In fact, there is now robust evidence that there is no such link. That does not mean, however, that economics is irrelevant.
First, to the question of poverty. Of the 50 poorest countries in the world only Afghanistan (and perhaps Bangladesh and Yemen) has much experience in terrorism, global or domestic.
But surely that is the wrong way to look at things. Aren't the people who commit terrorist acts poor, even if they are from countries that are not? No. Remember, most of the 19 hijackers on 9/11 were middle-class sons of Saudi Arabia and many were well-educated. And Osama bin Laden himself is from one of the richest families in the Middle East.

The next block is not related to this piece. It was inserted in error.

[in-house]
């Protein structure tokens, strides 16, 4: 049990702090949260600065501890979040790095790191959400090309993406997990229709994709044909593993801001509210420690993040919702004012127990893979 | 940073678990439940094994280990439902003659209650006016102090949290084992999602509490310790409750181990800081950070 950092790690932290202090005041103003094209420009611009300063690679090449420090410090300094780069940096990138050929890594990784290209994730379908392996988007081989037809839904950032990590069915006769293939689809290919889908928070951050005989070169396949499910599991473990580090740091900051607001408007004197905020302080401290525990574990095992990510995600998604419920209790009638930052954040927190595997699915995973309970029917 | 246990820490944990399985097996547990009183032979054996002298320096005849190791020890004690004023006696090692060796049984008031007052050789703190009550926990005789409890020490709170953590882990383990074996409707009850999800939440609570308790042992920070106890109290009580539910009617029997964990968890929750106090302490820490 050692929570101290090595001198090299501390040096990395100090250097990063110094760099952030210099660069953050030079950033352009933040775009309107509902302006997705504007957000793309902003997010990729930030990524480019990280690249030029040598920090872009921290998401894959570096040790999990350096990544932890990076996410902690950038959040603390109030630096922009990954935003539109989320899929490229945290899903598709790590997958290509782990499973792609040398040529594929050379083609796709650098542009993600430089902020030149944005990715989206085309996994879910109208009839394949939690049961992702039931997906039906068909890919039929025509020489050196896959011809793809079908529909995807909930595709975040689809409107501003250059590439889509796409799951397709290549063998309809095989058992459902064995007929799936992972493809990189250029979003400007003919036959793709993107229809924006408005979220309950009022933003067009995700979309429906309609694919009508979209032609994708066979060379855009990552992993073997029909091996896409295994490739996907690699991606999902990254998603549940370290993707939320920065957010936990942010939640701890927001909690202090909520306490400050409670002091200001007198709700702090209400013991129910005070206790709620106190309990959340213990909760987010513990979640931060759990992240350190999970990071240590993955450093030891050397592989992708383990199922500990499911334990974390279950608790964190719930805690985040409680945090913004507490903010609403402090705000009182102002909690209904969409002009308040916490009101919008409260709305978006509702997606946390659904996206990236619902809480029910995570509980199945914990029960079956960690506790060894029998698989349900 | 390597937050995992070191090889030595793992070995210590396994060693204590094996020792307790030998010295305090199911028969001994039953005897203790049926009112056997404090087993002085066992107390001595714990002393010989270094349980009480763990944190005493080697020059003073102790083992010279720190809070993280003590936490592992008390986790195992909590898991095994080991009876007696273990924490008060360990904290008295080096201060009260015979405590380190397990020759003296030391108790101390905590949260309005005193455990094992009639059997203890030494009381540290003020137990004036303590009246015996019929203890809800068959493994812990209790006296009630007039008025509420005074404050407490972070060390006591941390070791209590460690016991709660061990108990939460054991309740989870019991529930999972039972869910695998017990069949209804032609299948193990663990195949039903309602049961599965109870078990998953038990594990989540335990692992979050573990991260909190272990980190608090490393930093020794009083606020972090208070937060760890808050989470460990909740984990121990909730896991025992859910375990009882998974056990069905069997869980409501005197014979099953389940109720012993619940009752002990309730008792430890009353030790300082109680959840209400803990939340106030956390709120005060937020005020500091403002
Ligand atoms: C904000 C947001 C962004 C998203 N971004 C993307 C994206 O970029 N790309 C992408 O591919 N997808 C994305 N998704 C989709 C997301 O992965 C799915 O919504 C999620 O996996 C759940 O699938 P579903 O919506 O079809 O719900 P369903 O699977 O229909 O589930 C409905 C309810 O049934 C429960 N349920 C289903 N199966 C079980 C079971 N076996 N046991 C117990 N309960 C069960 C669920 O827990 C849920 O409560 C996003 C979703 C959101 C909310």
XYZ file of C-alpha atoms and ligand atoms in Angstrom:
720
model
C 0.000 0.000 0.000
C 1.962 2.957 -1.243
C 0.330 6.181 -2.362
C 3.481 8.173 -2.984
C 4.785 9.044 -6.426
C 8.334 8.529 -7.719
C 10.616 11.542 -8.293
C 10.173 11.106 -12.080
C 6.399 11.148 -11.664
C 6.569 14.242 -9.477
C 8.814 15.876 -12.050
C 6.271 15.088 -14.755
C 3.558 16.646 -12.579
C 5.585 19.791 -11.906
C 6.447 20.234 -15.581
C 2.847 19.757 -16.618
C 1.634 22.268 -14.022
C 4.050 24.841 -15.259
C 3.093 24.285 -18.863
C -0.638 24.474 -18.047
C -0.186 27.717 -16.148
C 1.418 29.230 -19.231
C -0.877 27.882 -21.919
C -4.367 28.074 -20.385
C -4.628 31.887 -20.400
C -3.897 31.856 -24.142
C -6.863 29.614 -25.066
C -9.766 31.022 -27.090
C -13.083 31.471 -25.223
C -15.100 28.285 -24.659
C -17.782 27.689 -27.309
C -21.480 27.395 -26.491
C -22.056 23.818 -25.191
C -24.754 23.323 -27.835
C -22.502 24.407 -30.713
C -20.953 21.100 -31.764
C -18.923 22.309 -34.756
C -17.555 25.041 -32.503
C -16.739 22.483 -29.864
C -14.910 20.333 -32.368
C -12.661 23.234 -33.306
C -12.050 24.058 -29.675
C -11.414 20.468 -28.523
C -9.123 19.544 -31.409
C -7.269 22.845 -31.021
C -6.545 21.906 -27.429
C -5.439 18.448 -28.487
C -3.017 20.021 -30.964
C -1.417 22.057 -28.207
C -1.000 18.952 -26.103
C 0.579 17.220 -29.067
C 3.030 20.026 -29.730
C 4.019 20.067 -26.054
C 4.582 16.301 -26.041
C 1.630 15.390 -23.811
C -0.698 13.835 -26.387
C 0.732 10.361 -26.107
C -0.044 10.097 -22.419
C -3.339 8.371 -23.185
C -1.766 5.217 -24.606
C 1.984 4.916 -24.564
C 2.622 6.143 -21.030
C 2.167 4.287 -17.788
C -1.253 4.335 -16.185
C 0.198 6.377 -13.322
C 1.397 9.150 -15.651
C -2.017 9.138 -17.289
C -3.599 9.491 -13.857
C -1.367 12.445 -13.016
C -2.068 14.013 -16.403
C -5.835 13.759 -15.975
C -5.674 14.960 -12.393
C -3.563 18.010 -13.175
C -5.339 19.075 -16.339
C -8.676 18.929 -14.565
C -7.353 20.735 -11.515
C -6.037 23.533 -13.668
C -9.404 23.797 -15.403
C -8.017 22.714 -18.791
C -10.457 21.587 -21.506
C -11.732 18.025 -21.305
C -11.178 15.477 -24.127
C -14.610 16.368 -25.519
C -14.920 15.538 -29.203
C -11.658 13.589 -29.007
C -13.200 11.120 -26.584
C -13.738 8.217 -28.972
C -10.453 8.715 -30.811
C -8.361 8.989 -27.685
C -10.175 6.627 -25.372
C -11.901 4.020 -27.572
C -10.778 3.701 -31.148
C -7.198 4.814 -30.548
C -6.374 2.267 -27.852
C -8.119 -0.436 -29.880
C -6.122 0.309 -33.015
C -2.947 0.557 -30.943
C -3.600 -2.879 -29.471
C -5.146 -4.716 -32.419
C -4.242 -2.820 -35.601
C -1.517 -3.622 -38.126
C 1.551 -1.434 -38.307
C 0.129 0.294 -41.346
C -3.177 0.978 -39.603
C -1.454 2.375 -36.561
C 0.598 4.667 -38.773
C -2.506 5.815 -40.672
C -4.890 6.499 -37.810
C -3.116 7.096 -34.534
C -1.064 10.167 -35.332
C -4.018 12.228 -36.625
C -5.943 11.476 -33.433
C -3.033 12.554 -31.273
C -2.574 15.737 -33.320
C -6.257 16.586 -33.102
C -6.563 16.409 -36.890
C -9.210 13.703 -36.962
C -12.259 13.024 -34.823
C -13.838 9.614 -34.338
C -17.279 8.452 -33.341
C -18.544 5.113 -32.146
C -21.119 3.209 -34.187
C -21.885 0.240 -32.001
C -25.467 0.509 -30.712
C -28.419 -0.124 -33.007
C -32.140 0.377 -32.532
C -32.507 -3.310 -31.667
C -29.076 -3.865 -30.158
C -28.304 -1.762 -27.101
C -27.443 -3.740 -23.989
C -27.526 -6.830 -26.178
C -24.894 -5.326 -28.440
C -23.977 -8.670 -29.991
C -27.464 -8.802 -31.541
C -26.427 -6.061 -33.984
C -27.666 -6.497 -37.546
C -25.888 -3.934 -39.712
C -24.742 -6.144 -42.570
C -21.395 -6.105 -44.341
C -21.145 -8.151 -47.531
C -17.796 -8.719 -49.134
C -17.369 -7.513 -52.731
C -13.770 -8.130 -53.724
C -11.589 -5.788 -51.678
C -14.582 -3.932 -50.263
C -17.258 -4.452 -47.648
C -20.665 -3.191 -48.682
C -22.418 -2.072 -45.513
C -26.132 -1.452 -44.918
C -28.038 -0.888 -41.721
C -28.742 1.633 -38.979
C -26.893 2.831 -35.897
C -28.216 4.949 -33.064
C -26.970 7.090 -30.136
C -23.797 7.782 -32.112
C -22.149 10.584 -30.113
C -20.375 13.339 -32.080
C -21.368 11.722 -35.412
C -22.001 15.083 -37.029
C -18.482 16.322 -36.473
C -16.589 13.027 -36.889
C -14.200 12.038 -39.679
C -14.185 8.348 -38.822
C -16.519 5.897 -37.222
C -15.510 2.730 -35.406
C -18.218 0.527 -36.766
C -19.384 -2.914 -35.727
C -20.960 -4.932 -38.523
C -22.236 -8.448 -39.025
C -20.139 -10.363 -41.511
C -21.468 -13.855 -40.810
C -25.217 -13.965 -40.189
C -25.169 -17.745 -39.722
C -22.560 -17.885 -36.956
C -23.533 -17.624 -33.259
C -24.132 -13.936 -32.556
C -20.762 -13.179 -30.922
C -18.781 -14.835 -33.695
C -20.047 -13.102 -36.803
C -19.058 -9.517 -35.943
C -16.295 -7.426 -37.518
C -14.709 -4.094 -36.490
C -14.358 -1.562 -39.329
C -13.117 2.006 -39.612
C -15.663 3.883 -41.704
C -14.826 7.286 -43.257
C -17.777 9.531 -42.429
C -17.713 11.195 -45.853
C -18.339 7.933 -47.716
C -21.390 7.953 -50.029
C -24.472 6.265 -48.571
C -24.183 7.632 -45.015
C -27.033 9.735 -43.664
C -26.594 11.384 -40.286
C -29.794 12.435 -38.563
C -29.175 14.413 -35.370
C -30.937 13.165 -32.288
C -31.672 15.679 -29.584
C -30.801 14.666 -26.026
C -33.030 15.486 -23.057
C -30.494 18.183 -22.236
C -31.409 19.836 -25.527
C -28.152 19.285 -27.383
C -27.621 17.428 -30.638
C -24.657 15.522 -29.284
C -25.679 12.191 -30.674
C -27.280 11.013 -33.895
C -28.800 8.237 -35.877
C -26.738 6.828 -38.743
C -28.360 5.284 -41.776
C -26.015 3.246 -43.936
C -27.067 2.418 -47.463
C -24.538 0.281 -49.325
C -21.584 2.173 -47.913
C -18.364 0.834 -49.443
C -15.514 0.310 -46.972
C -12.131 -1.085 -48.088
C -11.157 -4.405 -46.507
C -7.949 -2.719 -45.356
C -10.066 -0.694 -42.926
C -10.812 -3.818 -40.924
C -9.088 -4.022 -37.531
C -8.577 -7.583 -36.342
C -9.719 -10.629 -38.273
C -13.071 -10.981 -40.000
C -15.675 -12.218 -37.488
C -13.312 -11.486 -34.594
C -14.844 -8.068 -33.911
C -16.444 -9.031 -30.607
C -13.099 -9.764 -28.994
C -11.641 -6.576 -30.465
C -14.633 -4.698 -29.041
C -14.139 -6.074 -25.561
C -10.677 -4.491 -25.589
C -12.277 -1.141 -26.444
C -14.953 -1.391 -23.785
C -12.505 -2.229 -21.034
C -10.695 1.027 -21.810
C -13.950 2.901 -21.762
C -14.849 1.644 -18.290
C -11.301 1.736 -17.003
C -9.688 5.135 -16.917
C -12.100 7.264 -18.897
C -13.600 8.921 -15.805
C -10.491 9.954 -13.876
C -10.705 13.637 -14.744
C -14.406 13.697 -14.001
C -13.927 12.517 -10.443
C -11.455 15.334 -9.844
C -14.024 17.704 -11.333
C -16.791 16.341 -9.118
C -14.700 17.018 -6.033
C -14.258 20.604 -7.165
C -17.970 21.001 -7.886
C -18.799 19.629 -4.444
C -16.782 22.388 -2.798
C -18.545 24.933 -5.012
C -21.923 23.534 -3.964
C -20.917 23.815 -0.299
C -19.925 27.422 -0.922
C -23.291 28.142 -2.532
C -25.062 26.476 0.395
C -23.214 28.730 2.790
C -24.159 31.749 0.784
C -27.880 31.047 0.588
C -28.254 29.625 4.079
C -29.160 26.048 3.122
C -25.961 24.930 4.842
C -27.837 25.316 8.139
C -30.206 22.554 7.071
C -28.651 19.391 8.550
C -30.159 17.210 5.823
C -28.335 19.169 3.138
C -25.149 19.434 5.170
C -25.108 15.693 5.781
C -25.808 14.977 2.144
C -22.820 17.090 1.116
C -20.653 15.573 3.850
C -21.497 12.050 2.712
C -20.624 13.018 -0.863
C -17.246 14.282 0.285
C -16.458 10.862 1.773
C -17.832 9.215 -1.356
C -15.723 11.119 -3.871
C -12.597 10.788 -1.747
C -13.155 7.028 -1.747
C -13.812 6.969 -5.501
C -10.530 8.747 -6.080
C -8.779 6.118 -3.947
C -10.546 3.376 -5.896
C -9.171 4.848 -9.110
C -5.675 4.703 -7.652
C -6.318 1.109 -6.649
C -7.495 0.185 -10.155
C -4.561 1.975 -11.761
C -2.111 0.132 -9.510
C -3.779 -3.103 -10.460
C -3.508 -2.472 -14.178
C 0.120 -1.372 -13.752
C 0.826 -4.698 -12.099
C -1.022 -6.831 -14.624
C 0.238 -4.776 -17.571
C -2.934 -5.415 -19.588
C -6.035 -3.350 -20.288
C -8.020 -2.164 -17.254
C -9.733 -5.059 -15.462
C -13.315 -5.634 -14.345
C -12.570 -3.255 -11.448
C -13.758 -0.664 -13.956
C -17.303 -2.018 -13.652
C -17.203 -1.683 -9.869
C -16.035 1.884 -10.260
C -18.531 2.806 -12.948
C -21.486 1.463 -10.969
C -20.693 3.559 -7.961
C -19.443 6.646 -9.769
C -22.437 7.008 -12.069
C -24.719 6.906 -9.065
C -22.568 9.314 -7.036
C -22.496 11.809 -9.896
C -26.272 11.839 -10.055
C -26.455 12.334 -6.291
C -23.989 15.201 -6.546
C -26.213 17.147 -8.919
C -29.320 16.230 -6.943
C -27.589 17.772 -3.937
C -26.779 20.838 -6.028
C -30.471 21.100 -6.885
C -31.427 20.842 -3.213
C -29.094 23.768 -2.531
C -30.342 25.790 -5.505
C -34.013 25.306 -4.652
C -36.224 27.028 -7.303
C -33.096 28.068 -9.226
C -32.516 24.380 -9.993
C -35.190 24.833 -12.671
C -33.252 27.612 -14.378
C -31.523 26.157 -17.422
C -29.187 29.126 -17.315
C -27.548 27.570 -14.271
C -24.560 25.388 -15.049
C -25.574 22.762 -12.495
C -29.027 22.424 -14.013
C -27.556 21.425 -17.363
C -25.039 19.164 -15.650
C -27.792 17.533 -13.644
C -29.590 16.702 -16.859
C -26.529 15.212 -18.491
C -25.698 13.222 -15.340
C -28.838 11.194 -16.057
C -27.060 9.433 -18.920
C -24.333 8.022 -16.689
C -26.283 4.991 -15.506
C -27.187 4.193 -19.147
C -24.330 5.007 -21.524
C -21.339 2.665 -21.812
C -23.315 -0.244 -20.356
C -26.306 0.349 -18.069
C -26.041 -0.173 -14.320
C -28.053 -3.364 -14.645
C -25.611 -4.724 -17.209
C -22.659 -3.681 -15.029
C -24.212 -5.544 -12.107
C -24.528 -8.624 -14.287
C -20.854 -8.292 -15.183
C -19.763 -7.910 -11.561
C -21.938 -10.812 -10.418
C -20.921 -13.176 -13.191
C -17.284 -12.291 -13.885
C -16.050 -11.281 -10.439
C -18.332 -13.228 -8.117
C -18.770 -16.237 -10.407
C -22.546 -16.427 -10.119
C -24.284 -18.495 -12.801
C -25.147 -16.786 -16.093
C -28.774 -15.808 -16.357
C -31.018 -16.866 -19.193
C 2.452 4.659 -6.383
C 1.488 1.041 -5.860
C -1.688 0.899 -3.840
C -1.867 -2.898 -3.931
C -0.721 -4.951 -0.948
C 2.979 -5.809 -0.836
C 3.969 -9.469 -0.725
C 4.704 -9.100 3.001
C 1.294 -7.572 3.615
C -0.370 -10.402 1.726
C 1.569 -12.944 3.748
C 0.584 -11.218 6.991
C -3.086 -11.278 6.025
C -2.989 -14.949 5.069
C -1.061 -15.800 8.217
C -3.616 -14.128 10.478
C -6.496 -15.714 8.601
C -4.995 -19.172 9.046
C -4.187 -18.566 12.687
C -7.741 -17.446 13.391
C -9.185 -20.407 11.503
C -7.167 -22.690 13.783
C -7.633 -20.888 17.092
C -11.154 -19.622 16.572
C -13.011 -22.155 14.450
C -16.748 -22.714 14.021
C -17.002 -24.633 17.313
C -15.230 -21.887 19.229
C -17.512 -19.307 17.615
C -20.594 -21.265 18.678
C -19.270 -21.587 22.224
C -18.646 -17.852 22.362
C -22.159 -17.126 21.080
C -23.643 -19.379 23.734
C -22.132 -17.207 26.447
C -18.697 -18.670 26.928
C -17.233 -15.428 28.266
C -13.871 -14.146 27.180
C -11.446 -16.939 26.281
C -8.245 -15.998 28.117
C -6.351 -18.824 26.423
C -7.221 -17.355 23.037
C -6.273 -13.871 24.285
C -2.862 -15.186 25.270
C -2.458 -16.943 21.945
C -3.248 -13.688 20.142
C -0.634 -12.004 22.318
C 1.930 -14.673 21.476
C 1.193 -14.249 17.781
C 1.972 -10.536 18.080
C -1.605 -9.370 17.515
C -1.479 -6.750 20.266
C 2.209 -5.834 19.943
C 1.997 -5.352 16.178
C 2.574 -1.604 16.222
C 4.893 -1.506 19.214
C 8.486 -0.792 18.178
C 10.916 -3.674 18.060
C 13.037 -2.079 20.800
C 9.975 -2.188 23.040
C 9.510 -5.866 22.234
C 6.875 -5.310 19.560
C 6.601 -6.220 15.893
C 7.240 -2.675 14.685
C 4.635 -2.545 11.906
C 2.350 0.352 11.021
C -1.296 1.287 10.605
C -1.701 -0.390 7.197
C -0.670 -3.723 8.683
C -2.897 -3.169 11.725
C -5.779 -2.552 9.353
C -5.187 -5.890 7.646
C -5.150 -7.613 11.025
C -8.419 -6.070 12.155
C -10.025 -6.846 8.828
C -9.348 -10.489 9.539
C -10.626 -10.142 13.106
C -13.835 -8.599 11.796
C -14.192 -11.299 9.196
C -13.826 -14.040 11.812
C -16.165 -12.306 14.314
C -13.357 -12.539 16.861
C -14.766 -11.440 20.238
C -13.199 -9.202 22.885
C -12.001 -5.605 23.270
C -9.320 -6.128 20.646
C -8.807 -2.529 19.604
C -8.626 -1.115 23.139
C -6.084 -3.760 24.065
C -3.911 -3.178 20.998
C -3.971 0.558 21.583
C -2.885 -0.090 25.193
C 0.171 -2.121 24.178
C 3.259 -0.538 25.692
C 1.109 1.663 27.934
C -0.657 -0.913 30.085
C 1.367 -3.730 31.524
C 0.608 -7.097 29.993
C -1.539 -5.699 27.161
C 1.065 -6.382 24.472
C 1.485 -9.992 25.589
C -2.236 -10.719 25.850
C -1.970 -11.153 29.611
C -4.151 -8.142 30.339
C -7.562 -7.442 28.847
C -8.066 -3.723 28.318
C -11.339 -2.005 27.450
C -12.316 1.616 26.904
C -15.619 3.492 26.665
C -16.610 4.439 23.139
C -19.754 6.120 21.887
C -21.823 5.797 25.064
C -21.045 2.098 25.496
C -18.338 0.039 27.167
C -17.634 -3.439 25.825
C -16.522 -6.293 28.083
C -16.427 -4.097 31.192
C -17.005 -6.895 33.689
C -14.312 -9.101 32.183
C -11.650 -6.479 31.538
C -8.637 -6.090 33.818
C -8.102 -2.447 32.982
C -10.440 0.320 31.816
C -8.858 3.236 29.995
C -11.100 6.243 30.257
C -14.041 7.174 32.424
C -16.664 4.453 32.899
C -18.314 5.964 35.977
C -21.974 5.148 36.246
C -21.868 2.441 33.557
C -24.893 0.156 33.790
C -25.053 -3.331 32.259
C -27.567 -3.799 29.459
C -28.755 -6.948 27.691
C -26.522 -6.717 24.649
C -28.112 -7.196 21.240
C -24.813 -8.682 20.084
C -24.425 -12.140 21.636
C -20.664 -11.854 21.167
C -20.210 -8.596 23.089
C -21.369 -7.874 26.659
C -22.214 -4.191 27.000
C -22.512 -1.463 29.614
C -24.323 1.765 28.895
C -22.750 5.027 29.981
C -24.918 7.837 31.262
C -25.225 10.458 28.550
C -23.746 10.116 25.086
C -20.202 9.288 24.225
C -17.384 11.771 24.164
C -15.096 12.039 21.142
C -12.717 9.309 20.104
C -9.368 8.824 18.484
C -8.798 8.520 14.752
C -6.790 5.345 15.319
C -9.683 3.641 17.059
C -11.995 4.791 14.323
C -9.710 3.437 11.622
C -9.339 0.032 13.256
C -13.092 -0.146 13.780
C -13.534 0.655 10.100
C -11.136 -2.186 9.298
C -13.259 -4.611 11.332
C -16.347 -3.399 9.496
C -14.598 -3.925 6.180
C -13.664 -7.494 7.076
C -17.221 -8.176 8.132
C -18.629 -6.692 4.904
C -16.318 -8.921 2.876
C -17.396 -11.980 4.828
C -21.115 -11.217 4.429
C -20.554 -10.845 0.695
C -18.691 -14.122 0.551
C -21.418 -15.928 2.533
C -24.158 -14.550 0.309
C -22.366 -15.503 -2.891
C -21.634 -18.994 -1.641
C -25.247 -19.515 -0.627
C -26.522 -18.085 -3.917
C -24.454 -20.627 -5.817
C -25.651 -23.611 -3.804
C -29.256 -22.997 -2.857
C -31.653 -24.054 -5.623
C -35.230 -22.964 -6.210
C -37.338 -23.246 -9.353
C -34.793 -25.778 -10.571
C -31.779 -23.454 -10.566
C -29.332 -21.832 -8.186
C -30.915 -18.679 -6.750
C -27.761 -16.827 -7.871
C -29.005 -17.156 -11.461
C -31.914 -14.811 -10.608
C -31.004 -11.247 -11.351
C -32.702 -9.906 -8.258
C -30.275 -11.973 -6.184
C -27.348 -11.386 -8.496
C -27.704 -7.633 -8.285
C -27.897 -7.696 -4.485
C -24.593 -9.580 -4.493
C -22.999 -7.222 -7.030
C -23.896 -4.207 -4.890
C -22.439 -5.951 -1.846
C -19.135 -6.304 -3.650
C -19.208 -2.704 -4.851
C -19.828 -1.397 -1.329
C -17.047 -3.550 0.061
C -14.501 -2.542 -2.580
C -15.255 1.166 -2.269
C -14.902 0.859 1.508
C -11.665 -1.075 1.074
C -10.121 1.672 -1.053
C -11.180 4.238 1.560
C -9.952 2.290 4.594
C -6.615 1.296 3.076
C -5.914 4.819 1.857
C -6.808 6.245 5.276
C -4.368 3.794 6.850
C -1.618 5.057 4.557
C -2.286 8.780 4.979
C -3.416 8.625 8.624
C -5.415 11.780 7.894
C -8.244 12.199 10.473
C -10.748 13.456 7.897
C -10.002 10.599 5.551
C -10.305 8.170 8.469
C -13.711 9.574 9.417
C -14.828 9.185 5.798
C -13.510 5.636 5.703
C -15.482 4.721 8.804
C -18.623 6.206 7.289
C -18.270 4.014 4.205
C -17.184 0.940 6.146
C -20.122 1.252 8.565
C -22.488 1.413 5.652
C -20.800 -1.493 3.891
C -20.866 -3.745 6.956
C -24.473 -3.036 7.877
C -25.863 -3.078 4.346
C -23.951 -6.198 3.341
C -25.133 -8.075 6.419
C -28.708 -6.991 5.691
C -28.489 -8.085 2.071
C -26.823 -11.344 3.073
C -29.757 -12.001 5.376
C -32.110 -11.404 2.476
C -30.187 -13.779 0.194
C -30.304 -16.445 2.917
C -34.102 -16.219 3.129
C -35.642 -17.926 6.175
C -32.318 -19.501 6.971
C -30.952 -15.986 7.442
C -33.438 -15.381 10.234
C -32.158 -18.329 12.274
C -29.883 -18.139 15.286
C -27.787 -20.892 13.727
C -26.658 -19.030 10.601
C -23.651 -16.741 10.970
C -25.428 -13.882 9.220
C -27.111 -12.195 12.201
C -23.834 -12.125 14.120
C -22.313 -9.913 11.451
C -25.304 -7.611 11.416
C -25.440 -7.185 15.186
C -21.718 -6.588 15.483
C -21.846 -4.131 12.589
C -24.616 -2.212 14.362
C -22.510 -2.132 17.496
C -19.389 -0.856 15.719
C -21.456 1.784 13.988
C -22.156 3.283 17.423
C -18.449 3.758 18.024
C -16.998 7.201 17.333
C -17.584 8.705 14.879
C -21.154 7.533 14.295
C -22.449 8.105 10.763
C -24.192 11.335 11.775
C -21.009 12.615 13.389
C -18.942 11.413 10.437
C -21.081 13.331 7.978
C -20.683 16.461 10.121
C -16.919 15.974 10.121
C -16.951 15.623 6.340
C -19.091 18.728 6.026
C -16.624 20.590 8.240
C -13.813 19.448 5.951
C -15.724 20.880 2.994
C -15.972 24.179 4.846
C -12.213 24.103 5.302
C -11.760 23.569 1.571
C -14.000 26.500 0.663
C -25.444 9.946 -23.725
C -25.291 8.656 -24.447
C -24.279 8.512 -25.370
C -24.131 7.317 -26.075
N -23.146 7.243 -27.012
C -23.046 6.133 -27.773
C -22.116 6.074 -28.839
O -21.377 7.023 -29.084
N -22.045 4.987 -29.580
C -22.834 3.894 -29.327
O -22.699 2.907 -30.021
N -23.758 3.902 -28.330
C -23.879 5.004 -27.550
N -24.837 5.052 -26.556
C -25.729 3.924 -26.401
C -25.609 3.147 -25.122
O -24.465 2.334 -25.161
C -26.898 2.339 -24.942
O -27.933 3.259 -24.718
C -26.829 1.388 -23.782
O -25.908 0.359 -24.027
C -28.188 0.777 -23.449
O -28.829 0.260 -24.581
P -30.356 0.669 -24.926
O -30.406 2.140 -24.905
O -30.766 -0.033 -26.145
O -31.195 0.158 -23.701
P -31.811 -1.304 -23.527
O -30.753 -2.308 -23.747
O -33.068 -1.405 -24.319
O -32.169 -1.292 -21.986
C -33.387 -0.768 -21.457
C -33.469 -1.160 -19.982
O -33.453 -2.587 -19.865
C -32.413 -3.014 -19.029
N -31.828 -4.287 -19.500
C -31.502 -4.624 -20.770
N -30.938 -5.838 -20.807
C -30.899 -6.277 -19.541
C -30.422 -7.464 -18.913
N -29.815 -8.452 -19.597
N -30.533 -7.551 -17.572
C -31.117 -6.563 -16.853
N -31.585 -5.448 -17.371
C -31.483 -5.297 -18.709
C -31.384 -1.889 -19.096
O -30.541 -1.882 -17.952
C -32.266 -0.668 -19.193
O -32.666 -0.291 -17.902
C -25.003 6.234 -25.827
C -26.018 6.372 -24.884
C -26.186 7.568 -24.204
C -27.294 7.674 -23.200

But it goes deeper than that. In a 2003 study in the Journal of Economic Perspectives, Alan Krueger and Jitka Maleckova reported the results of a post-9/11 survey of Palestinians. Asked whether there were "any circumstances under which you would justify the use of terrorism to achieve political goals," the higher-status respondents (merchant, farmer or professional) were more likely to agree (43.3 percent) than those lower down the ladder (laborer, craftsman or employee) (34.6 percent).
The higher-status respondents were also more likely to support armed attacks against Israeli targets (86.7 percent to 80.8 percent). The same dynamic existed when education was taken into account.